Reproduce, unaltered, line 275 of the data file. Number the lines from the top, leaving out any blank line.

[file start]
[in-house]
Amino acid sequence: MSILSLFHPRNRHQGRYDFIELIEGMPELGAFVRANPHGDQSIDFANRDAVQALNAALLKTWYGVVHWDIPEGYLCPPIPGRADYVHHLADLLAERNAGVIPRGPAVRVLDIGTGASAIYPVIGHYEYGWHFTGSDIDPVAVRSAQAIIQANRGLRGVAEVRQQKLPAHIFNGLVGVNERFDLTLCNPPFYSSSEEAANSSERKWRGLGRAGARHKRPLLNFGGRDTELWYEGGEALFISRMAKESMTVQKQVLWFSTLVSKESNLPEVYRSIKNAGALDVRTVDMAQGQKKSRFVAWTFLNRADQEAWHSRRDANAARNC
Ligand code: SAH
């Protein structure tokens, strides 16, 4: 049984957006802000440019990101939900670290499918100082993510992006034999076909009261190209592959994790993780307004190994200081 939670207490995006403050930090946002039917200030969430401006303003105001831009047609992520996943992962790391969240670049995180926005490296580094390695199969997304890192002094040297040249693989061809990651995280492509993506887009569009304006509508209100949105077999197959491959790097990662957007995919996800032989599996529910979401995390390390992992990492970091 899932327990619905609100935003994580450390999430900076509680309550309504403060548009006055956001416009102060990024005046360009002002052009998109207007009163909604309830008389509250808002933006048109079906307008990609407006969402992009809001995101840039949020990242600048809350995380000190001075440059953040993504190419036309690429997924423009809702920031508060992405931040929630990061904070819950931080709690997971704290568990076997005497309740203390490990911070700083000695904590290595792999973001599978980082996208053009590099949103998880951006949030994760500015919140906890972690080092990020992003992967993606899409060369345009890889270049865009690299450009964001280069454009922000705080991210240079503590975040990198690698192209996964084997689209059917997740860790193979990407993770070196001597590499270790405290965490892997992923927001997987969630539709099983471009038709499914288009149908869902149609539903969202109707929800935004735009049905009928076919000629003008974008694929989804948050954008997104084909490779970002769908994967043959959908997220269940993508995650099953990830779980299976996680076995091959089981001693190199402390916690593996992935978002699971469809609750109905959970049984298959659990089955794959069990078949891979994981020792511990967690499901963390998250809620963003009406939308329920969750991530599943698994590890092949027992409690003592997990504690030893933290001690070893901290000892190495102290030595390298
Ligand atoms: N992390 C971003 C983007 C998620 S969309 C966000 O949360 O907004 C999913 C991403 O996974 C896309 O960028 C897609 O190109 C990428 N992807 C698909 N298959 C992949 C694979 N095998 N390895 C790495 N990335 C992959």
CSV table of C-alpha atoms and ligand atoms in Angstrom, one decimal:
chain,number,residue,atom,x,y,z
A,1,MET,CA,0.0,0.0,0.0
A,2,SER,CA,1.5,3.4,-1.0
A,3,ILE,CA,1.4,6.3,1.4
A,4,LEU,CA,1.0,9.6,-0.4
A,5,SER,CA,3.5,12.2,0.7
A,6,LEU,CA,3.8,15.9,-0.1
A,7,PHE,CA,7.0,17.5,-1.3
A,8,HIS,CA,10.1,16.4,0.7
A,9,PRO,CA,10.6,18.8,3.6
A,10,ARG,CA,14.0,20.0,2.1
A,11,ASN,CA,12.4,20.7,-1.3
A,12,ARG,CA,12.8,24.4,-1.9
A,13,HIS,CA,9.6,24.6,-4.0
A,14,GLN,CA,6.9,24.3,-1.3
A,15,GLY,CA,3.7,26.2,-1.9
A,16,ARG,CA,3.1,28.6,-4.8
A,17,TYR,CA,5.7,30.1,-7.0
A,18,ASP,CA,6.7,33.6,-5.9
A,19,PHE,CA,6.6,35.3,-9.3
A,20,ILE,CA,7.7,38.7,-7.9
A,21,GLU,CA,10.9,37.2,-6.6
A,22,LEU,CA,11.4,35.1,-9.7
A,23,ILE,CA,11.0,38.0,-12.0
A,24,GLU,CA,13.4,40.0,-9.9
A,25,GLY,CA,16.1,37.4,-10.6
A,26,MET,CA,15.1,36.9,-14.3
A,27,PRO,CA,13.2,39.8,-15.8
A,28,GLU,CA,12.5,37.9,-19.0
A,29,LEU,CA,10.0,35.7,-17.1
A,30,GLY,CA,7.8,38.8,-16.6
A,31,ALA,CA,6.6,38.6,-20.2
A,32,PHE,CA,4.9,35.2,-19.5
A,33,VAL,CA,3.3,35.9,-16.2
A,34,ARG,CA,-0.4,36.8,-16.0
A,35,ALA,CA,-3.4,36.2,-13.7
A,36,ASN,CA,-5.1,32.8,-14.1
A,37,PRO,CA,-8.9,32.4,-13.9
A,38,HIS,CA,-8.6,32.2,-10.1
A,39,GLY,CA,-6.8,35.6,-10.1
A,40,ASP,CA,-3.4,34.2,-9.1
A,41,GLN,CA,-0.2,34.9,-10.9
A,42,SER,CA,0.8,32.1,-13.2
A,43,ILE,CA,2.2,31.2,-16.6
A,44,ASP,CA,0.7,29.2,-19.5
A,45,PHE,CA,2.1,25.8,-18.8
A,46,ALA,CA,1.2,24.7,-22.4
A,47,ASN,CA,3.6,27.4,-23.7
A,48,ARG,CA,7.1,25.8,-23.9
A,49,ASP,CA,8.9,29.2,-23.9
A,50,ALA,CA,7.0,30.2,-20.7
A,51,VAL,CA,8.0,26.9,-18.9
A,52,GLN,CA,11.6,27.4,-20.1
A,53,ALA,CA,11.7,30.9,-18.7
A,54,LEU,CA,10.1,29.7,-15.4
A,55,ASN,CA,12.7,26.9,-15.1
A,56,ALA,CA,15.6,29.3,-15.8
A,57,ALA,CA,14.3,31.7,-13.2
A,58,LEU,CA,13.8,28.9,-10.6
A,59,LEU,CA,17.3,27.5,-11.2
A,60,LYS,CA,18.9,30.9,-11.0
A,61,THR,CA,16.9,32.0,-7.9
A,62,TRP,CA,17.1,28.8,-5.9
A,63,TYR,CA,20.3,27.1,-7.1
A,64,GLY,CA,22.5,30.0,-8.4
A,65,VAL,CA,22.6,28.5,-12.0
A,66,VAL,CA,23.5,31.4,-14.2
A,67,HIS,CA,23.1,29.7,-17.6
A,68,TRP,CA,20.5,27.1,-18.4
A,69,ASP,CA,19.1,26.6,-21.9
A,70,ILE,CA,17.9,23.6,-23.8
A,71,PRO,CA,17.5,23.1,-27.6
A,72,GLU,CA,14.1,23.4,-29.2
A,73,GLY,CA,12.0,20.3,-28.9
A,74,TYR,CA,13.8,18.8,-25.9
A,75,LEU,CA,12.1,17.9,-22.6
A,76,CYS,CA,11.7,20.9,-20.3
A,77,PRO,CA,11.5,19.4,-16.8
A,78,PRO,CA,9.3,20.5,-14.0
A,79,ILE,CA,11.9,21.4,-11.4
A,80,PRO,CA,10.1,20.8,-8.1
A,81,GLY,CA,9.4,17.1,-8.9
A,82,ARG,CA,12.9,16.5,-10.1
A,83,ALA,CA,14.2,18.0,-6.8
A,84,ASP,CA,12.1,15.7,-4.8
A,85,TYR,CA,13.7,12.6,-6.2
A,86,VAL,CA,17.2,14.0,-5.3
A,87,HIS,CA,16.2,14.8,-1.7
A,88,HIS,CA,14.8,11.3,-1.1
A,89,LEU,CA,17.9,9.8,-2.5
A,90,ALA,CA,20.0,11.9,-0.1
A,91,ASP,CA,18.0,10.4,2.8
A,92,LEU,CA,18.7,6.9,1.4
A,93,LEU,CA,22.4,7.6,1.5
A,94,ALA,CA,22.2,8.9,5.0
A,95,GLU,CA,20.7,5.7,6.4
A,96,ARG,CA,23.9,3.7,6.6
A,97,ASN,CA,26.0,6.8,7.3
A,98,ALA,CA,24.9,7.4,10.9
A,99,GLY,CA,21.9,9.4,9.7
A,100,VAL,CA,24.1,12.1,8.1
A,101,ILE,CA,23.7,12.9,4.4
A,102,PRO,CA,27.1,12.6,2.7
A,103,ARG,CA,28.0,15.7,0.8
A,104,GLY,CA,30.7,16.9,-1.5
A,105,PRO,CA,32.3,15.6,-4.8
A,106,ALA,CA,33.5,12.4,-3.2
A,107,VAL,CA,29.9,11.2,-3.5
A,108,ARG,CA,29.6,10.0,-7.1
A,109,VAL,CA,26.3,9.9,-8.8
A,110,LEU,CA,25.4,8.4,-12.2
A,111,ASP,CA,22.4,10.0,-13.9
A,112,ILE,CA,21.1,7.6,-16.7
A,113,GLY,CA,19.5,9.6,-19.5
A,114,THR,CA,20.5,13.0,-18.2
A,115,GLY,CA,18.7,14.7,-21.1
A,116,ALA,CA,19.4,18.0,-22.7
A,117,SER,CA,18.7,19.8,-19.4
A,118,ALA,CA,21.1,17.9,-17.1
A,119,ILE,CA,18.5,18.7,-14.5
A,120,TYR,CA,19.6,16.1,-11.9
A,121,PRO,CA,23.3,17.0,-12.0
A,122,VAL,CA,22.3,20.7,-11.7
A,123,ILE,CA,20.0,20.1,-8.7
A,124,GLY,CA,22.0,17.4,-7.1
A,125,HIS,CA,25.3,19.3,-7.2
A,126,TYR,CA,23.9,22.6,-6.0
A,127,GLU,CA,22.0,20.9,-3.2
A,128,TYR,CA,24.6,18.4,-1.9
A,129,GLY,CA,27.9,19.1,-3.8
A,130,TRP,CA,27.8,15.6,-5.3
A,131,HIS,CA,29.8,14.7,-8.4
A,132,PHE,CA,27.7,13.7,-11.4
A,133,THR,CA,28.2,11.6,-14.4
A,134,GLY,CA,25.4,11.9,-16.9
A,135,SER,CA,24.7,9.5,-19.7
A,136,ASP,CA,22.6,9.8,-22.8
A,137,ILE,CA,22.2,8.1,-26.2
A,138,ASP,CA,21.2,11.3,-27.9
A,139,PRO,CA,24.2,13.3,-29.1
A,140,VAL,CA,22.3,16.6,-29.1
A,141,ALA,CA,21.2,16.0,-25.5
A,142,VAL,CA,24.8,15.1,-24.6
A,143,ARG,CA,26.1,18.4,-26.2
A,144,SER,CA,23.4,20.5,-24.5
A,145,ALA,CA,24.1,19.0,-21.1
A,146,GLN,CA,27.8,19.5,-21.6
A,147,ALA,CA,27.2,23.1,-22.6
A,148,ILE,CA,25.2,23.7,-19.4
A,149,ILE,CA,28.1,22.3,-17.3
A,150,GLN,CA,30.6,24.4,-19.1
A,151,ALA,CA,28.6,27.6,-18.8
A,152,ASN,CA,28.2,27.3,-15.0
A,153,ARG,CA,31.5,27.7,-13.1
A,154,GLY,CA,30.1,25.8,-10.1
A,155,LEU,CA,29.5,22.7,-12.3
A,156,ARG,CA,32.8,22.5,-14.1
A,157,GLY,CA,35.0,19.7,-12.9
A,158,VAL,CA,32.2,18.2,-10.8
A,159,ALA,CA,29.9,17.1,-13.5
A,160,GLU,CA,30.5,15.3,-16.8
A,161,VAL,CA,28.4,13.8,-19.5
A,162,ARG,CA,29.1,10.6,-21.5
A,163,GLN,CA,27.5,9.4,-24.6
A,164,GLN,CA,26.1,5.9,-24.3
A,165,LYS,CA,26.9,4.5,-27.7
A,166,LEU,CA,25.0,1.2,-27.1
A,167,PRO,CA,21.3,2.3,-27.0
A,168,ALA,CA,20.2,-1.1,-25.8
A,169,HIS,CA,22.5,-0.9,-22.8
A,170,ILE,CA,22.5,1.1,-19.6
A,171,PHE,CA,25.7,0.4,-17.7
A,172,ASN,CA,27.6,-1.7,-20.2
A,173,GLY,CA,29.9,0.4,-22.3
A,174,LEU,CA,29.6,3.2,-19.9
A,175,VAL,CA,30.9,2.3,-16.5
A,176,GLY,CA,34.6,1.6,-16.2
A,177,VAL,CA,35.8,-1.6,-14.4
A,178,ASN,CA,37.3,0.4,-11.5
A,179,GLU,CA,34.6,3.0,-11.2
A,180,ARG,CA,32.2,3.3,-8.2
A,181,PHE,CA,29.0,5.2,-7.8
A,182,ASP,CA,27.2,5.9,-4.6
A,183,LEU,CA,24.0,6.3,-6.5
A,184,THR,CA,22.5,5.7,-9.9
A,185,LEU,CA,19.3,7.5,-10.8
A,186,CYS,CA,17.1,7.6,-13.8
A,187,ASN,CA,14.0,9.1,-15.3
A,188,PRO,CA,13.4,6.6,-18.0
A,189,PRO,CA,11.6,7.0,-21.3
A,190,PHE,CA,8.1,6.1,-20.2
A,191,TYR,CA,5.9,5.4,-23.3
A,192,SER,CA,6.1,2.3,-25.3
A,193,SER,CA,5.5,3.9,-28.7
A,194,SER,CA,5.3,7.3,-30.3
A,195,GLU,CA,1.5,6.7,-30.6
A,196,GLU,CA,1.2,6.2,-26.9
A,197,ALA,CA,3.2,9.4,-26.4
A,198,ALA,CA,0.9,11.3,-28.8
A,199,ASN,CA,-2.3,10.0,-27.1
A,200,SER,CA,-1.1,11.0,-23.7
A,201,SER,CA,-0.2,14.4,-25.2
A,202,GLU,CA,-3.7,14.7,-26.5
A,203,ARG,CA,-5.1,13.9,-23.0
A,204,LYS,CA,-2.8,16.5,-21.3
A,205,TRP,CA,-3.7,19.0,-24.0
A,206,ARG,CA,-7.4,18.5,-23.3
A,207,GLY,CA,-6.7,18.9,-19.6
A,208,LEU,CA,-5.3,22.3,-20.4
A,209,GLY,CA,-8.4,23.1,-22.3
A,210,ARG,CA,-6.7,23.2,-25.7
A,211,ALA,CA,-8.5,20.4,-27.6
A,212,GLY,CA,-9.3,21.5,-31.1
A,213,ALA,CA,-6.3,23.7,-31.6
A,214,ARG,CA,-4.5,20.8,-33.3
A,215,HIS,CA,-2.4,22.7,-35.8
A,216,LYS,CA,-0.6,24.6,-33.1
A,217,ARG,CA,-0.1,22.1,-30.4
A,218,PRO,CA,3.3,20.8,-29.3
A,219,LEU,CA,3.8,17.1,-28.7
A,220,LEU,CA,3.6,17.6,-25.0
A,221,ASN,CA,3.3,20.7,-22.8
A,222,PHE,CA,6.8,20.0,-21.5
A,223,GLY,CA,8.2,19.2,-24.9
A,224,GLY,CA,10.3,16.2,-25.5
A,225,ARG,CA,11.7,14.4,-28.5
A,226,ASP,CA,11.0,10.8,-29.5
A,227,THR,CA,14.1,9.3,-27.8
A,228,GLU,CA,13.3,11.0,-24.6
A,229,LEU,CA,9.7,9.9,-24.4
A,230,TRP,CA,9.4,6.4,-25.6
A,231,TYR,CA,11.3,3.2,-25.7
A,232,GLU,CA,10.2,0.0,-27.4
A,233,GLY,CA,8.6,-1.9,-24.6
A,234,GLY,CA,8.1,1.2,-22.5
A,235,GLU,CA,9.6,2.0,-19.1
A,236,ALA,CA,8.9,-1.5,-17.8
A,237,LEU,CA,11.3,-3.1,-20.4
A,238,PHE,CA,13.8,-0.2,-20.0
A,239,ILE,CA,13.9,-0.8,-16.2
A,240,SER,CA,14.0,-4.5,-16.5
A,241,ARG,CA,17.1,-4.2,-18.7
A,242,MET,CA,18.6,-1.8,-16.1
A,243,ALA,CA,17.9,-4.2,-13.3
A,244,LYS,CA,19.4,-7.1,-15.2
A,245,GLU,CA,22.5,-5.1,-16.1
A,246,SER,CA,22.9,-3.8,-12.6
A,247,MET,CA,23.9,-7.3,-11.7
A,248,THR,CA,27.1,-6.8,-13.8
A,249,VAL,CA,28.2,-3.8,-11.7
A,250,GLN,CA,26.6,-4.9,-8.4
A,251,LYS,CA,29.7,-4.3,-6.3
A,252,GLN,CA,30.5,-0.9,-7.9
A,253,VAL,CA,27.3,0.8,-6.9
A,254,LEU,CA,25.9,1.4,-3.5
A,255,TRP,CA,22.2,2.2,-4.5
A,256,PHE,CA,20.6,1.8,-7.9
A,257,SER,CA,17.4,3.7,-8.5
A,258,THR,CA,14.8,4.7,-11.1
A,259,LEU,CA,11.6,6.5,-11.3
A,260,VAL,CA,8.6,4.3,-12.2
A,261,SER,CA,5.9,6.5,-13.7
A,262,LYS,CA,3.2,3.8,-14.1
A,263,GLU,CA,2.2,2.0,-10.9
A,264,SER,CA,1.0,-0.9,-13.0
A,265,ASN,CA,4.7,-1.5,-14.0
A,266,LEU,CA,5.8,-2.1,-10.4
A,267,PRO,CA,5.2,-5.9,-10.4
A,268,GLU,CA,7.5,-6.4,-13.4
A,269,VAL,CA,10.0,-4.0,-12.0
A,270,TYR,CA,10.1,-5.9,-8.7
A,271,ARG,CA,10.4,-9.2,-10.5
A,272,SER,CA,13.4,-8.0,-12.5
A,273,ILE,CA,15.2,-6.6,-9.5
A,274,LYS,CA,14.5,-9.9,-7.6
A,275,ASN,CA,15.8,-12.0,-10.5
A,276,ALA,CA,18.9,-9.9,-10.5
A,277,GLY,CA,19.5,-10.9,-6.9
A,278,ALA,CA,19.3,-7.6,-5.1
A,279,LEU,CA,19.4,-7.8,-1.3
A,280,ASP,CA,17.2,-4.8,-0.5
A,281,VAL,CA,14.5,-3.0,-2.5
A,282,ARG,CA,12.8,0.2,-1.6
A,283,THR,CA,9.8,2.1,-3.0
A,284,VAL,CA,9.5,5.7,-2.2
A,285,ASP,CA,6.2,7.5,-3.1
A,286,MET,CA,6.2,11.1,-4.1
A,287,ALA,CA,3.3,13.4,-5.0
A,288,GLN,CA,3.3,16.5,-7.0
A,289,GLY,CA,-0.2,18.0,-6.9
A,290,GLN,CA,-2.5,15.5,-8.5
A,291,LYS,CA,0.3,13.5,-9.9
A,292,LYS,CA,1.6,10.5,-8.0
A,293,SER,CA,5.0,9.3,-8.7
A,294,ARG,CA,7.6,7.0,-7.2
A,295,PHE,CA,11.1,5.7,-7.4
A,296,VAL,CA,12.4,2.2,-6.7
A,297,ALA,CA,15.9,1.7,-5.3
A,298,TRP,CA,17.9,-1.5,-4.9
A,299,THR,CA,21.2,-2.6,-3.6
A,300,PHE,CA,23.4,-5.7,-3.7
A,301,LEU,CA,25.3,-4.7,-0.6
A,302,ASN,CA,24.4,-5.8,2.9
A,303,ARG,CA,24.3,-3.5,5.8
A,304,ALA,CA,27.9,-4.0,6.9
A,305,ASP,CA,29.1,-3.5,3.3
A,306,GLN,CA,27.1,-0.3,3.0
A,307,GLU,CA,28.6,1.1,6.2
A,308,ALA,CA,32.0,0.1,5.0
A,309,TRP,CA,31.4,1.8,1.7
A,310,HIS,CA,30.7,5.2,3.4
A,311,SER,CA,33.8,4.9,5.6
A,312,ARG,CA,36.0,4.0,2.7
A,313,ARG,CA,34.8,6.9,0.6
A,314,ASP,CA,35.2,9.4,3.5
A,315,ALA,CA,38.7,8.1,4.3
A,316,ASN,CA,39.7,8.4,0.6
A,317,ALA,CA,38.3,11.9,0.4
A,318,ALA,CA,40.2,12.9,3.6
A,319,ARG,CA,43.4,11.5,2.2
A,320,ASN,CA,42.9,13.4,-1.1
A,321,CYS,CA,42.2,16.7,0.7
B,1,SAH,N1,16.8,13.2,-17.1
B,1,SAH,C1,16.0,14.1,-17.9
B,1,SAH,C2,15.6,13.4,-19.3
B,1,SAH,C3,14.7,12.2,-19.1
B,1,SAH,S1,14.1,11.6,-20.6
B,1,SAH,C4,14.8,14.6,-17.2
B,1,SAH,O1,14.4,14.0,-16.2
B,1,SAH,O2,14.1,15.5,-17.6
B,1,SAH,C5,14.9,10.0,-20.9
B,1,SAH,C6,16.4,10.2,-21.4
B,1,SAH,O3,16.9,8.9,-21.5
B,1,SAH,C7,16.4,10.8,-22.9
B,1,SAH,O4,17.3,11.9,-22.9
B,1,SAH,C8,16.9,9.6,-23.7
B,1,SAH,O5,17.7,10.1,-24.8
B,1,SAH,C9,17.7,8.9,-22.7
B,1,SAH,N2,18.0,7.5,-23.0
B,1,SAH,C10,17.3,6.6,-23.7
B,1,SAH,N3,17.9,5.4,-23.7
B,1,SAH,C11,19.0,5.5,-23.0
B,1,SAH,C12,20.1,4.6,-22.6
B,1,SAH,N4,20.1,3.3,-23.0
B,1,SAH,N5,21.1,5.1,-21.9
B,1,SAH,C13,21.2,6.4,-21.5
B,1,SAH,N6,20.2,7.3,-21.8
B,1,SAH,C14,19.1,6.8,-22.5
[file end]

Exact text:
A,268,GLU,CA,7.5,-6.4,-13.4